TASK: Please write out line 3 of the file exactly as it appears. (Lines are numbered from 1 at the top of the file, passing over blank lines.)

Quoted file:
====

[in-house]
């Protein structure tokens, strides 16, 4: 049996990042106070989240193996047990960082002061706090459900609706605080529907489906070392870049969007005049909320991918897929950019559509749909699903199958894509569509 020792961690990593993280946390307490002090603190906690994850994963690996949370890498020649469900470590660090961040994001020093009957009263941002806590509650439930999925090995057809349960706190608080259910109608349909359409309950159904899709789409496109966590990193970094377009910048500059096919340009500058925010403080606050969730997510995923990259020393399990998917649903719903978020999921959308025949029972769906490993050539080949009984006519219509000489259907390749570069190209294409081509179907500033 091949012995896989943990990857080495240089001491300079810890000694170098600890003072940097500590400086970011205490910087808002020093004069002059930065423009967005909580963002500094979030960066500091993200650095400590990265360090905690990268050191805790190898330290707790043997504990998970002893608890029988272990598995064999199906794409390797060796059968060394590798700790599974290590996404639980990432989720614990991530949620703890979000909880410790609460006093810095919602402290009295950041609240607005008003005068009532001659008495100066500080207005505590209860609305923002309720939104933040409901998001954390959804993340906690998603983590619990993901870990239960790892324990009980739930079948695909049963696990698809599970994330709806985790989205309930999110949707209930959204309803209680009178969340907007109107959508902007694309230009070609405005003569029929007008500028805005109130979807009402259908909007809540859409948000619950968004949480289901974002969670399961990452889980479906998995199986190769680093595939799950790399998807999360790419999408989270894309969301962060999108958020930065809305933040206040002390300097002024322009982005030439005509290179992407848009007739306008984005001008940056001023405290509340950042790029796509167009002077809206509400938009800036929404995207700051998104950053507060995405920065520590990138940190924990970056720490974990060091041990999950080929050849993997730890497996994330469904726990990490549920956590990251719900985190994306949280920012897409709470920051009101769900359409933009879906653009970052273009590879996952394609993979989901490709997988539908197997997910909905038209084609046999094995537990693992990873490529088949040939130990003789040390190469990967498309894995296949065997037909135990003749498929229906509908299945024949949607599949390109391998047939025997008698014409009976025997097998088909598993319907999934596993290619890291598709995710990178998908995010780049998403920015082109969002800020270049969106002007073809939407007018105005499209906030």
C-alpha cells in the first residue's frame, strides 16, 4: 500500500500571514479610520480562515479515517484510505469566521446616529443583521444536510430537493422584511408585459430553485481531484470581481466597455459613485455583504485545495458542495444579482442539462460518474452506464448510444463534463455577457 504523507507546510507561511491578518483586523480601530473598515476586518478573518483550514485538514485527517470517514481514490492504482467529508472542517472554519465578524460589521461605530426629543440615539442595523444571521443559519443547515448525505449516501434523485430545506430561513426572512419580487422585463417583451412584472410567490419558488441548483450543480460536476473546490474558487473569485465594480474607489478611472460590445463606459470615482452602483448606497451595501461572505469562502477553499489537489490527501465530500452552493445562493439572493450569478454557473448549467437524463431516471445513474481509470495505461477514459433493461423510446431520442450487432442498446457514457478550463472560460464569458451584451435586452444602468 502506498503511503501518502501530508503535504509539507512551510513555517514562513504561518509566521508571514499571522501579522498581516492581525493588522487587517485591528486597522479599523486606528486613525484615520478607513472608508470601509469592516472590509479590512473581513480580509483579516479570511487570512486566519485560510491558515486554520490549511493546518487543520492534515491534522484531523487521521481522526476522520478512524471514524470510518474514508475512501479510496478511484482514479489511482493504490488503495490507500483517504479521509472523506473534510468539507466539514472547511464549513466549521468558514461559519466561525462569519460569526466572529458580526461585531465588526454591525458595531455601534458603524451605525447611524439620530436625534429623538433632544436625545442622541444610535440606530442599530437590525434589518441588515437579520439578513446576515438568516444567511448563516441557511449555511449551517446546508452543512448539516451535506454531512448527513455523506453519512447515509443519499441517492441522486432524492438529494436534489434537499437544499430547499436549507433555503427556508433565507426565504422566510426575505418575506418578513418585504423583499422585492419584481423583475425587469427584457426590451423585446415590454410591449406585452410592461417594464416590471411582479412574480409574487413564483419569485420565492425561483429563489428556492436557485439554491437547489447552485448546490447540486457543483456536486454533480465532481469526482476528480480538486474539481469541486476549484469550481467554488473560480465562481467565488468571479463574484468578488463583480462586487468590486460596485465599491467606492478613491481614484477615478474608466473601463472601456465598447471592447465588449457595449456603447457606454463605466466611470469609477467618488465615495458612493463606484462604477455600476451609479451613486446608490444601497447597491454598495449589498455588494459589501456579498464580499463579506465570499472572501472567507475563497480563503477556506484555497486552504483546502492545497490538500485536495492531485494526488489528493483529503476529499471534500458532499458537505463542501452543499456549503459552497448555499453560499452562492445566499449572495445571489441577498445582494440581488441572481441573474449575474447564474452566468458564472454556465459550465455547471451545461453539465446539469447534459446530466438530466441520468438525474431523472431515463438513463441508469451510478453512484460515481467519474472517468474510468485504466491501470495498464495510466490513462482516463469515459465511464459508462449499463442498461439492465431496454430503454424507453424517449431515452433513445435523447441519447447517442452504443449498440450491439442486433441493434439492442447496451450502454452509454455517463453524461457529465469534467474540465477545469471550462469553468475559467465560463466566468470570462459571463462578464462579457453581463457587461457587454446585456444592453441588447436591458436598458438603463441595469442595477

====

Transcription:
C-alpha cells in the first residue's frame, strides 16, 4: 500500500500571514479610520480562515479515517484510505469566521446616529443583521444536510430537493422584511408585459430553485481531484470581481466597455459613485455583504485545495458542495444579482442539462460518474452506464448510444463534463455577457 504523507507546510507561511491578518483586523480601530473598515476586518478573518483550514485538514485527517470517514481514490492504482467529508472542517472554519465578524460589521461605530426629543440615539442595523444571521443559519443547515448525505449516501434523485430545506430561513426572512419580487422585463417583451412584472410567490419558488441548483450543480460536476473546490474558487473569485465594480474607489478611472460590445463606459470615482452602483448606497451595501461572505469562502477553499489537489490527501465530500452552493445562493439572493450569478454557473448549467437524463431516471445513474481509470495505461477514459433493461423510446431520442450487432442498446457514457478550463472560460464569458451584451435586452444602468 502506498503511503501518502501530508503535504509539507512551510513555517514562513504561518509566521508571514499571522501579522498581516492581525493588522487587517485591528486597522479599523486606528486613525484615520478607513472608508470601509469592516472590509479590512473581513480580509483579516479570511487570512486566519485560510491558515486554520490549511493546518487543520492534515491534522484531523487521521481522526476522520478512524471514524470510518474514508475512501479510496478511484482514479489511482493504490488503495490507500483517504479521509472523506473534510468539507466539514472547511464549513466549521468558514461559519466561525462569519460569526466572529458580526461585531465588526454591525458595531455601534458603524451605525447611524439620530436625534429623538433632544436625545442622541444610535440606530442599530437590525434589518441588515437579520439578513446576515438568516444567511448563516441557511449555511449551517446546508452543512448539516451535506454531512448527513455523506453519512447515509443519499441517492441522486432524492438529494436534489434537499437544499430547499436549507433555503427556508433565507426565504422566510426575505418575506418578513418585504423583499422585492419584481423583475425587469427584457426590451423585446415590454410591449406585452410592461417594464416590471411582479412574480409574487413564483419569485420565492425561483429563489428556492436557485439554491437547489447552485448546490447540486457543483456536486454533480465532481469526482476528480480538486474539481469541486476549484469550481467554488473560480465562481467565488468571479463574484468578488463583480462586487468590486460596485465599491467606492478613491481614484477615478474608466473601463472601456465598447471592447465588449457595449456603447457606454463605466466611470469609477467618488465615495458612493463606484462604477455600476451609479451613486446608490444601497447597491454598495449589498455588494459589501456579498464580499463579506465570499472572501472567507475563497480563503477556506484555497486552504483546502492545497490538500485536495492531485494526488489528493483529503476529499471534500458532499458537505463542501452543499456549503459552497448555499453560499452562492445566499449572495445571489441577498445582494440581488441572481441573474449575474447564474452566468458564472454556465459550465455547471451545461453539465446539469447534459446530466438530466441520468438525474431523472431515463438513463441508469451510478453512484460515481467519474472517468474510468485504466491501470495498464495510466490513462482516463469515459465511464459508462449499463442498461439492465431496454430503454424507453424517449431515452433513445435523447441519447447517442452504443449498440450491439442486433441493434439492442447496451450502454452509454455517463453524461457529465469534467474540465477545469471550462469553468475559467465560463466566468470570462459571463462578464462579457453581463457587461457587454446585456444592453441588447436591458436598458438603463441595469442595477